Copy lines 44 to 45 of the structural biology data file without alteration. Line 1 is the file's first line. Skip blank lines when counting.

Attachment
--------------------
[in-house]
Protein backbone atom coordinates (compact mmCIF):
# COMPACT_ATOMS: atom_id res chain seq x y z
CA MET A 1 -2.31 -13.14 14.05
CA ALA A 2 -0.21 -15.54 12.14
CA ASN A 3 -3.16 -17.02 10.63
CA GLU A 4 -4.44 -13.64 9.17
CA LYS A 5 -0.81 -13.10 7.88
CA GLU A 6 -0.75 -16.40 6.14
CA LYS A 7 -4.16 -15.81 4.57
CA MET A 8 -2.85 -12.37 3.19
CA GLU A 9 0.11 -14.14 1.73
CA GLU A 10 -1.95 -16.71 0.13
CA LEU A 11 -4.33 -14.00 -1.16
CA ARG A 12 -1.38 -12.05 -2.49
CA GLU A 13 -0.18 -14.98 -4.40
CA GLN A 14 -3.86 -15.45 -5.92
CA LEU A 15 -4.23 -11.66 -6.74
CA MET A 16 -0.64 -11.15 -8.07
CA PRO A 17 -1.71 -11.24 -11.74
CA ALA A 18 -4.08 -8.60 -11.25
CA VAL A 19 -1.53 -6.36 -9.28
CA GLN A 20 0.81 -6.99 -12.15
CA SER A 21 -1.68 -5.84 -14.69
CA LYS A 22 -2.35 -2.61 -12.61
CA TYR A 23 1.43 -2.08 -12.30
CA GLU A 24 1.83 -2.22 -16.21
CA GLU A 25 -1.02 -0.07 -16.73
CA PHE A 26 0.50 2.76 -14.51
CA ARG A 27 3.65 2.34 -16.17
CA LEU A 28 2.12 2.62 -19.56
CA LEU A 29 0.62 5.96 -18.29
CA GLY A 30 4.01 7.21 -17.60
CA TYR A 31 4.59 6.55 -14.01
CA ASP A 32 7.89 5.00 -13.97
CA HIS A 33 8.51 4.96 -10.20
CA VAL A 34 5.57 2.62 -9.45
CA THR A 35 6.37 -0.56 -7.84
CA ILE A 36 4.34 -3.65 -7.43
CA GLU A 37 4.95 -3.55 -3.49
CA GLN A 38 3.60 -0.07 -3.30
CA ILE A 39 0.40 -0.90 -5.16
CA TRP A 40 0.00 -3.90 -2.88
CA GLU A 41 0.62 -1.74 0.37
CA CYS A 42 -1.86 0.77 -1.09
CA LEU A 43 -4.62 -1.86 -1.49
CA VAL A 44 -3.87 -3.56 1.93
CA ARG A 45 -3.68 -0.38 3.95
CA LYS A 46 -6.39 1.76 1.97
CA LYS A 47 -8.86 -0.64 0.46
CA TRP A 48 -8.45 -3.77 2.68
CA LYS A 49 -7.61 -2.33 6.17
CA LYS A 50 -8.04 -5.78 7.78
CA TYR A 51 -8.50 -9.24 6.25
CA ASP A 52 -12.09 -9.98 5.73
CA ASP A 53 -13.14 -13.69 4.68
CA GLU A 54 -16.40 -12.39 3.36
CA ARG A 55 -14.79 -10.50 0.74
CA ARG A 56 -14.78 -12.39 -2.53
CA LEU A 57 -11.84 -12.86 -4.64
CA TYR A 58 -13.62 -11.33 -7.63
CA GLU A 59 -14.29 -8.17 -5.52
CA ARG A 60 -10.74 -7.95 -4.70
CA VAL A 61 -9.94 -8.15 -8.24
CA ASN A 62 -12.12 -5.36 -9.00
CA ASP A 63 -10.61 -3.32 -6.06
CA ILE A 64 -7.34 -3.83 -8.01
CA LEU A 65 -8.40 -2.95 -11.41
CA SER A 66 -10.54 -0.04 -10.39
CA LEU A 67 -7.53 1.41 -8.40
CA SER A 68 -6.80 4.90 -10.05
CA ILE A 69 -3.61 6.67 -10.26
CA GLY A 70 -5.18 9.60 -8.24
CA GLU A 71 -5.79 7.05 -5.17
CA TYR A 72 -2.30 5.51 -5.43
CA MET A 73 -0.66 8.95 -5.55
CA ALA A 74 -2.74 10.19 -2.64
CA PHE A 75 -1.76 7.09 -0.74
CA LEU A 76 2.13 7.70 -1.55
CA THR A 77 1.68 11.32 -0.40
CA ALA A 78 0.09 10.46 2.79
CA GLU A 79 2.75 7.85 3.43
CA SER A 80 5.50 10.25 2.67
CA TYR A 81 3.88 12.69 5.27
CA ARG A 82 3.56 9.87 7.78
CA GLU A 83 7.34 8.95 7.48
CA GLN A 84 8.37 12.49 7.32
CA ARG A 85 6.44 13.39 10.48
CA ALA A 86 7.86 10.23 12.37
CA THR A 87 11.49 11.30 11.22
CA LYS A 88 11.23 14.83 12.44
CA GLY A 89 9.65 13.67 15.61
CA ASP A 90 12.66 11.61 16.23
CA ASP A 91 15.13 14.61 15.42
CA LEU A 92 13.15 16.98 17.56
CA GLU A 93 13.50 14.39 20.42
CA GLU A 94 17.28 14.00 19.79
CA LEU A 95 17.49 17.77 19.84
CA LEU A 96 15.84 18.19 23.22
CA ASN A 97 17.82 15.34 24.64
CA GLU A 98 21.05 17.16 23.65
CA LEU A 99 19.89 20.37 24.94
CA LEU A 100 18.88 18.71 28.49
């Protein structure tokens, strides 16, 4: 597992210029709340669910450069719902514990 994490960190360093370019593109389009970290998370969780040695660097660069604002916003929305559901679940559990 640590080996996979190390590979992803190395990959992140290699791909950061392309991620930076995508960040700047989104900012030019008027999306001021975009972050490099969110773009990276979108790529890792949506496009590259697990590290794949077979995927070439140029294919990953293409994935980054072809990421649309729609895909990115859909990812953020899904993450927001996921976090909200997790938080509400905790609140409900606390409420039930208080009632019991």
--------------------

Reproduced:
CA GLU A 41 0.62 -1.74 0.37
CA CYS A 42 -1.86 0.77 -1.09